Kamran Elahian

From Wikipedia, the free encyclopedia
Kamran Elahian
کامران الهیان
Kamran Elahian.jpg
Born1954 (age 68–69)
Tehran, Iran
NationalityIranian American
SpouseZohre Elahian

Kamran Elahian (Persian: کامران الهیان) is an Iranian-American entrepreneur who is the chairman and founder of Global Innovation Catalyst and advises various governments on the needed transition from fossil-based economies to sustainable innovation economies. In the past, as a global high-tech entrepreneur, he co- founded ten companies, had 6 exits, 3 of them were Unicorn IPOs [1] with a total market cap of over $8B.[2] For 15 years he was Chairman of Global Catalyst Partners, a global VC firm ($350M under management) with investments in the U.S., Japan, China, India, Israel and Singapore. Underlying his vision for global philanthropy is the conviction that modern Information and Communication Technologies (ICT) can be instrumental in dissolving barriers between nations and bridging the social and political differences among people.[3][4] This vision was reflected in Schools-Online, a nonprofit he co-founded in 1996 to connect the world, one school at a time (6400 schools in 36 countries were provided with computers and access to the Internet) and merged with Relief International in 2003; Global Catalyst Foundation, co-founded in 2000 to improve lives through effective education and empowerment of the youth (with special emphasis on young women) using the leverage of ICT,[5] and UN-GAID, a United Nations global forum that promotes ICT in developing countries where he served as Co-Chairman (2009-2011).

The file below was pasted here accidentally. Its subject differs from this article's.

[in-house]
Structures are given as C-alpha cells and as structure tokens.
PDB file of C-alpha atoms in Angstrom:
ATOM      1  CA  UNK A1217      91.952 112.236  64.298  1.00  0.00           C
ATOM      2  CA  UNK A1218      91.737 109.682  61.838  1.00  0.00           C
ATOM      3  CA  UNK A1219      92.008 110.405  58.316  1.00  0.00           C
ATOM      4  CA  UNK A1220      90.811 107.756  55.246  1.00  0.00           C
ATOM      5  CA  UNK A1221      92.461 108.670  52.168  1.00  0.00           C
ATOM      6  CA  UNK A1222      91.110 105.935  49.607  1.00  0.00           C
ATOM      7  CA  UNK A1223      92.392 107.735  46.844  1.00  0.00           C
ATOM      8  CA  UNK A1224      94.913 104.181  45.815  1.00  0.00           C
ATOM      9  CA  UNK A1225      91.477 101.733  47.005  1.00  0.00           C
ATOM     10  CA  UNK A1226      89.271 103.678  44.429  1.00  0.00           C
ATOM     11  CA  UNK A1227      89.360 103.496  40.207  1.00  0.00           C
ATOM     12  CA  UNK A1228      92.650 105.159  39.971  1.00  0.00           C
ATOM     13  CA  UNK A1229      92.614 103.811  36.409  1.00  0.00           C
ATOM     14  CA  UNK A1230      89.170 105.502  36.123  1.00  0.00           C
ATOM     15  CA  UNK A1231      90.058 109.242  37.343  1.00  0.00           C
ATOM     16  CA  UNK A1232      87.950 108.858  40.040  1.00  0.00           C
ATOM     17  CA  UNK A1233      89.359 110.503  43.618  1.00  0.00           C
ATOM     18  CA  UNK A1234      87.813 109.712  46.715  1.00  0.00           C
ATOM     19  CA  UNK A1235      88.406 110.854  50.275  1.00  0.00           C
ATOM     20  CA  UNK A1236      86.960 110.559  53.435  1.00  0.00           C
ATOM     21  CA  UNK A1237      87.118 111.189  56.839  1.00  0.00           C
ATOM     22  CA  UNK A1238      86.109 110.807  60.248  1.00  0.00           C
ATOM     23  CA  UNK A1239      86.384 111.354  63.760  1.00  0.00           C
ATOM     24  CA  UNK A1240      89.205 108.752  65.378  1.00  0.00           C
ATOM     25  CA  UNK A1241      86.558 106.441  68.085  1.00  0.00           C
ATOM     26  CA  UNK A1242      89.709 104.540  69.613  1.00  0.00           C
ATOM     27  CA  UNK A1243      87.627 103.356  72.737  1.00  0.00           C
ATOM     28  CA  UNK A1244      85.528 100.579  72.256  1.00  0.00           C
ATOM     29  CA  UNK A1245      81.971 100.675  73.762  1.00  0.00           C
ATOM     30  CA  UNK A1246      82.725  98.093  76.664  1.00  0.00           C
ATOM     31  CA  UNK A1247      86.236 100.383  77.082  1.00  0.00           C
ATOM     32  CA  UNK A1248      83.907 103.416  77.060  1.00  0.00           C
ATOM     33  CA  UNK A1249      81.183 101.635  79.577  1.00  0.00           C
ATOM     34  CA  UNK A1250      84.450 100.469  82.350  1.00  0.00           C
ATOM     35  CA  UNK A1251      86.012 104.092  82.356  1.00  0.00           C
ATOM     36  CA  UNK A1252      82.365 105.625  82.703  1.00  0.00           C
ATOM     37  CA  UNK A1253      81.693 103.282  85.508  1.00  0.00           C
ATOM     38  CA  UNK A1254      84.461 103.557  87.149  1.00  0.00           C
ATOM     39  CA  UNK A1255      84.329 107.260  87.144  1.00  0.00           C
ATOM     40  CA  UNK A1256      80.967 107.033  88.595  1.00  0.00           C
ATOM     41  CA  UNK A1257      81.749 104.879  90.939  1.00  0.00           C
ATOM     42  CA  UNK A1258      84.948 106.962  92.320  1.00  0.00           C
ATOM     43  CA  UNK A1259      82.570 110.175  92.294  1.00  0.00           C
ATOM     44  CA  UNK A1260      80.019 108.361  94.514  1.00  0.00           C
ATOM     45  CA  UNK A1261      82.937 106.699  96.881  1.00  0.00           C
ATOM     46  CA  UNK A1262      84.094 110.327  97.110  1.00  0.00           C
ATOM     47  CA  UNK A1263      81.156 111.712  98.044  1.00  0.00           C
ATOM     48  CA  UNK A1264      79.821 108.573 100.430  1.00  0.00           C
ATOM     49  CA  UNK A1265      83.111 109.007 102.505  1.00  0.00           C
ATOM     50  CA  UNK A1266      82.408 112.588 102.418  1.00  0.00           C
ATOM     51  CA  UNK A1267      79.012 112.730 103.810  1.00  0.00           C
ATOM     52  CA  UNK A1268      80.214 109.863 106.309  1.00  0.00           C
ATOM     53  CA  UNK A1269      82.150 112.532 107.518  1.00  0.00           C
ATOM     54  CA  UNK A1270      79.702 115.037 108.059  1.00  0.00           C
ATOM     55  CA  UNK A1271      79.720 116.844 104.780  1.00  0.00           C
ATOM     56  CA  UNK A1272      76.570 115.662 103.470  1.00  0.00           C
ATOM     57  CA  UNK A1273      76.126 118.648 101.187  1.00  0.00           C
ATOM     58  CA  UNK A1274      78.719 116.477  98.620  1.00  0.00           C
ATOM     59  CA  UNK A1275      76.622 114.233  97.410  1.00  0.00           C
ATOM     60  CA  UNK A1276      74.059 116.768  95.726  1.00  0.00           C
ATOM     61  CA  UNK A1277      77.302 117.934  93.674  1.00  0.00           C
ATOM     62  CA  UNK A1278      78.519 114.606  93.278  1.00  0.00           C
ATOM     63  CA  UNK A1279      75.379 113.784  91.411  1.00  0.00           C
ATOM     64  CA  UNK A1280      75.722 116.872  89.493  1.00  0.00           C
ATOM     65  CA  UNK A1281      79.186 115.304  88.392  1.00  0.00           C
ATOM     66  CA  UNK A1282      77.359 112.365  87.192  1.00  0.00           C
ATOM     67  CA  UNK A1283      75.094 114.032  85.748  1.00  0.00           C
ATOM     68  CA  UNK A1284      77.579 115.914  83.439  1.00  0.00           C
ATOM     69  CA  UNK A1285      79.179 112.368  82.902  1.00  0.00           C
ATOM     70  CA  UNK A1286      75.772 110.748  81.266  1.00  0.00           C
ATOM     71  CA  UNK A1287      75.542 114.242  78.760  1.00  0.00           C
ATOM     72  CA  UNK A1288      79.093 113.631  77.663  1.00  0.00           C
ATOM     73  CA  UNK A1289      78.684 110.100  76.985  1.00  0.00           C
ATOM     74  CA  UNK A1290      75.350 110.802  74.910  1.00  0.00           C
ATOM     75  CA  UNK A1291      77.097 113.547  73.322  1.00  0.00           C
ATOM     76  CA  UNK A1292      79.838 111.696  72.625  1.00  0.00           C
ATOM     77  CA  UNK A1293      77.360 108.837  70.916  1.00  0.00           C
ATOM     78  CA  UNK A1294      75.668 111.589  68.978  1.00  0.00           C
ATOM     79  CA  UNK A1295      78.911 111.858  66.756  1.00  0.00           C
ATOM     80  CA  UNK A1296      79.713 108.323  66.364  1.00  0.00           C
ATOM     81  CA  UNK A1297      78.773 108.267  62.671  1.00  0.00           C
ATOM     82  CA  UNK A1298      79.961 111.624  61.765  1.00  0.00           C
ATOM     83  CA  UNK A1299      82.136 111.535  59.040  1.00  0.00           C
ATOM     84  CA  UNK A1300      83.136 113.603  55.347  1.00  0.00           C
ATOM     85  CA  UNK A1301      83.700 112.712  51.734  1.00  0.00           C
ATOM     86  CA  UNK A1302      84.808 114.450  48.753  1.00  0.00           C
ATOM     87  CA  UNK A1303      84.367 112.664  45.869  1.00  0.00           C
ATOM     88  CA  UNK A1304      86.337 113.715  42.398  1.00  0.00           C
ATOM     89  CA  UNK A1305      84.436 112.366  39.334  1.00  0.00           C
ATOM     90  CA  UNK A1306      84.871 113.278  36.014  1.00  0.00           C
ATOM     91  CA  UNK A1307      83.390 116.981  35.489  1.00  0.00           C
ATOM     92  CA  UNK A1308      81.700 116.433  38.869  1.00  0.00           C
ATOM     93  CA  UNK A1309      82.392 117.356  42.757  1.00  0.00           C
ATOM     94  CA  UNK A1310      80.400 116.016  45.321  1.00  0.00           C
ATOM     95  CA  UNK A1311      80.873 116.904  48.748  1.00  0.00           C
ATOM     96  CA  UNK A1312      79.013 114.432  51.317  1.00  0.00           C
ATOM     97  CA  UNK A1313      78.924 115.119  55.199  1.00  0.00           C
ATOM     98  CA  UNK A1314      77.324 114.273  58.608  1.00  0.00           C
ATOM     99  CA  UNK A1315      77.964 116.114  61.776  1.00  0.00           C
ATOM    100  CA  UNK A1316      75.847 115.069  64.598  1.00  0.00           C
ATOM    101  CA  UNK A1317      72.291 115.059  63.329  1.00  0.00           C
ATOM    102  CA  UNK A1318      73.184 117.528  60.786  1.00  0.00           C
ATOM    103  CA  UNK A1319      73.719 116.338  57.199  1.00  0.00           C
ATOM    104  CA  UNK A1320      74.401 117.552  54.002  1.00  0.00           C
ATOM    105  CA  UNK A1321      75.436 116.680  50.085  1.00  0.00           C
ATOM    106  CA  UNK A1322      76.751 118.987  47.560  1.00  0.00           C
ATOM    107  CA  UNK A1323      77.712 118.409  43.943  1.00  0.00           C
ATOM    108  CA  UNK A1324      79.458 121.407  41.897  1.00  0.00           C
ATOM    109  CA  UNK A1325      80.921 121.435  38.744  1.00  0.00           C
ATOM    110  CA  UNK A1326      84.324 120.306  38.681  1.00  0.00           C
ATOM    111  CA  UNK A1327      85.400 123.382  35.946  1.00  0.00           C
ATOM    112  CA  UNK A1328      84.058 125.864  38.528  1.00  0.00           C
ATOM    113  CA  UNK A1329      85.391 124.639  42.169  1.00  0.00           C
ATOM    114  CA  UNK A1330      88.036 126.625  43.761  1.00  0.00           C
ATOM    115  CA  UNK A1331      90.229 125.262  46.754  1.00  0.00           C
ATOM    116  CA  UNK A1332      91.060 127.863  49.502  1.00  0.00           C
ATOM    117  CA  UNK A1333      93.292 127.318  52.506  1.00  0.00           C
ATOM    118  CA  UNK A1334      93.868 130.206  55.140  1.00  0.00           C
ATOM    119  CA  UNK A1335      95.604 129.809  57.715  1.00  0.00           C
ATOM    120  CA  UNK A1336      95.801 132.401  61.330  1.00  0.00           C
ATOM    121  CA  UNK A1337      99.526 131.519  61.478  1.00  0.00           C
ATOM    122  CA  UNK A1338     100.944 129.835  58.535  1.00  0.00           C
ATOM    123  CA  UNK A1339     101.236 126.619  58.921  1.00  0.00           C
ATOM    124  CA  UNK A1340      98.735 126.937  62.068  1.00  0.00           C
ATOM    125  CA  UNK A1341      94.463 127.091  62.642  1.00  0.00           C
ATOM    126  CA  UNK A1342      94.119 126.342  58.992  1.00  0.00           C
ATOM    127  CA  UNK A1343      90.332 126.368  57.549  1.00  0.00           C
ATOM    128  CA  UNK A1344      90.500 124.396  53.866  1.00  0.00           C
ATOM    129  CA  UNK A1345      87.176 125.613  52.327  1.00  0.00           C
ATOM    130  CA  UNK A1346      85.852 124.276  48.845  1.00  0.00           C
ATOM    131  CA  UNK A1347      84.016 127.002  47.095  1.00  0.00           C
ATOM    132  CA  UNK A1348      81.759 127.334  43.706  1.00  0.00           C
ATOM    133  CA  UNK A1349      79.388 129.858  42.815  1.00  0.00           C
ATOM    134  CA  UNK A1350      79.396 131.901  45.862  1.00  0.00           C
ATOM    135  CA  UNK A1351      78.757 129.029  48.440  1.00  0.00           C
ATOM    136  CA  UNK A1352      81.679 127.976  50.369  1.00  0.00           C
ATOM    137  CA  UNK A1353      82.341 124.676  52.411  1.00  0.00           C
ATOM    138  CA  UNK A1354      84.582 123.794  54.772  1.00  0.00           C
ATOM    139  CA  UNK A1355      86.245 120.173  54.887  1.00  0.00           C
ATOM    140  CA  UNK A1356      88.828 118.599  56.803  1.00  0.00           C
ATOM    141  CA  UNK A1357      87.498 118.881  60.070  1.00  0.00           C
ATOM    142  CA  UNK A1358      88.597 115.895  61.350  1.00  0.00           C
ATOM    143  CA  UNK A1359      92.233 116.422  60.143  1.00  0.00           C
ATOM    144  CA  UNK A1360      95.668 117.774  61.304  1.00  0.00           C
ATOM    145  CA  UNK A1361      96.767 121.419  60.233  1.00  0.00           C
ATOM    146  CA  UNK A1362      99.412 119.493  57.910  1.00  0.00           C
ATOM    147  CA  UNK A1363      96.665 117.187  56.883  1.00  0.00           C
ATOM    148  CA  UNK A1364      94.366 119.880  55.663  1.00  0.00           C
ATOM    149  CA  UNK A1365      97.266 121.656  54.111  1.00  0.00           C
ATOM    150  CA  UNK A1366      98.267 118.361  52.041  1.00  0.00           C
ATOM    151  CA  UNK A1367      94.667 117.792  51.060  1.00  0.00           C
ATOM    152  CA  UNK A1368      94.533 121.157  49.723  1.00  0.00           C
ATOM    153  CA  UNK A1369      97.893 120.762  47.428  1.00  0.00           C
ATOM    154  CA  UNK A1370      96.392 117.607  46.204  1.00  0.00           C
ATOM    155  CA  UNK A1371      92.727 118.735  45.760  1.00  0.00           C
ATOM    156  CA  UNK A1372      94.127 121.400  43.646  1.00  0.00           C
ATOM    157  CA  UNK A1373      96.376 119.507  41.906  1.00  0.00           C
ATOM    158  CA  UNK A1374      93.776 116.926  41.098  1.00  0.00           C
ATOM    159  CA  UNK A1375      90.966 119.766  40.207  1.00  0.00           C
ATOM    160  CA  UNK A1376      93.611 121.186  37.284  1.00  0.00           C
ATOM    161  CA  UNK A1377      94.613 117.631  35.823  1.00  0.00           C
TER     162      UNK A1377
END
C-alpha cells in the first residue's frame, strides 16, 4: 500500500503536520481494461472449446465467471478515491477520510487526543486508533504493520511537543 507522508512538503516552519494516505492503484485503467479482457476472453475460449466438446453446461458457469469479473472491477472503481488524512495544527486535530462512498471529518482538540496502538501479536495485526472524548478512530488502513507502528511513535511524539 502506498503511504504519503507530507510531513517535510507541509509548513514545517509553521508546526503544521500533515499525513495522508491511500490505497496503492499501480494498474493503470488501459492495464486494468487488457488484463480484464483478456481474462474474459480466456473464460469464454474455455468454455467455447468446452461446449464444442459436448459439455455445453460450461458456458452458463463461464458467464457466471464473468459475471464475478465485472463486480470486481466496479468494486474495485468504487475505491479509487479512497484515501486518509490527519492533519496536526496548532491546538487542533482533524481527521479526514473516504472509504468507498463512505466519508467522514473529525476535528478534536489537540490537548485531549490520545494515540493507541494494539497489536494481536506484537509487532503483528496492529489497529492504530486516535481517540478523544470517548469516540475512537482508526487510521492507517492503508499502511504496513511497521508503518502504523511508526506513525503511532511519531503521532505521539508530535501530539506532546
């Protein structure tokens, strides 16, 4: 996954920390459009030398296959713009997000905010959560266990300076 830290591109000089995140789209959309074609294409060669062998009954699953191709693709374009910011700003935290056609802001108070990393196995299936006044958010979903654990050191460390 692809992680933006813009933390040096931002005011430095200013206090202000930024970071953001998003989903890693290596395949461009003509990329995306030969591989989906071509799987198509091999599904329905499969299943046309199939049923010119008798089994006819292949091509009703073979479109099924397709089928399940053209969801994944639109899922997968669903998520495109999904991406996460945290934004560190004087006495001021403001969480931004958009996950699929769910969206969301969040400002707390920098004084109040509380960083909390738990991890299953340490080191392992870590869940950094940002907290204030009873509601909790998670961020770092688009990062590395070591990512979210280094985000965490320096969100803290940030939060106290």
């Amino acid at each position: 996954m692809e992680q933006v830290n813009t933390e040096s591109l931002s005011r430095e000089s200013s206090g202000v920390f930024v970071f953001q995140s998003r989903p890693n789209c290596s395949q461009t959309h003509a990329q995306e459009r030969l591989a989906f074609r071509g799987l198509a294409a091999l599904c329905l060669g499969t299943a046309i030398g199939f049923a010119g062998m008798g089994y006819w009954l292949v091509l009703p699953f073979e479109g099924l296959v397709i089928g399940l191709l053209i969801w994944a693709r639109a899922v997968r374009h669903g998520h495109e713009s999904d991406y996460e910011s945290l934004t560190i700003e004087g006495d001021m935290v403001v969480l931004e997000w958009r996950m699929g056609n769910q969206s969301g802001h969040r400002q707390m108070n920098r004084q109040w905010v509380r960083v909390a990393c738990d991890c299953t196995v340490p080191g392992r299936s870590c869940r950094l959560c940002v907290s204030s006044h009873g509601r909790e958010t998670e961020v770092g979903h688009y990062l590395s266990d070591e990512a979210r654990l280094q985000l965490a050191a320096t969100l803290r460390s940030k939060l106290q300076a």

Kamran co-founded 10 companies:[6] had 6 exits, 3 of them were Unicorn IPOs with a total market cap of over $8B.


  1. ^ "iTechpreneurship: Creating Chaos to Avoid Chaos Keynote address by Kamran Elahian, Founder of Global Innovation Catalyst". Techsauce.
  2. ^ "From Failure to Success: How Global Entrepreneur Kamran Elahian Co-founded 3 Unicorn Tech Companies". January 29, 2019.
  3. ^ "Iran's tech sector to display potential in Berlin". Financial Times.
  4. ^ Dehghan, Saeed Kamali (May 31, 2015). "From Digikala to Hamijoo: the Iranian startup revolution, phase two". The Guardian.
  5. ^ Viebeck, Elise (July 21, 2015). "Tech: Recruiters eye Iranian tech talent, Clinton urges portable benefits at firms like Uber". The Washington Post.
  6. ^ "Tech in Asia - Connecting Asia's startup ecosystem". www.techinasia.com.

External links[edit]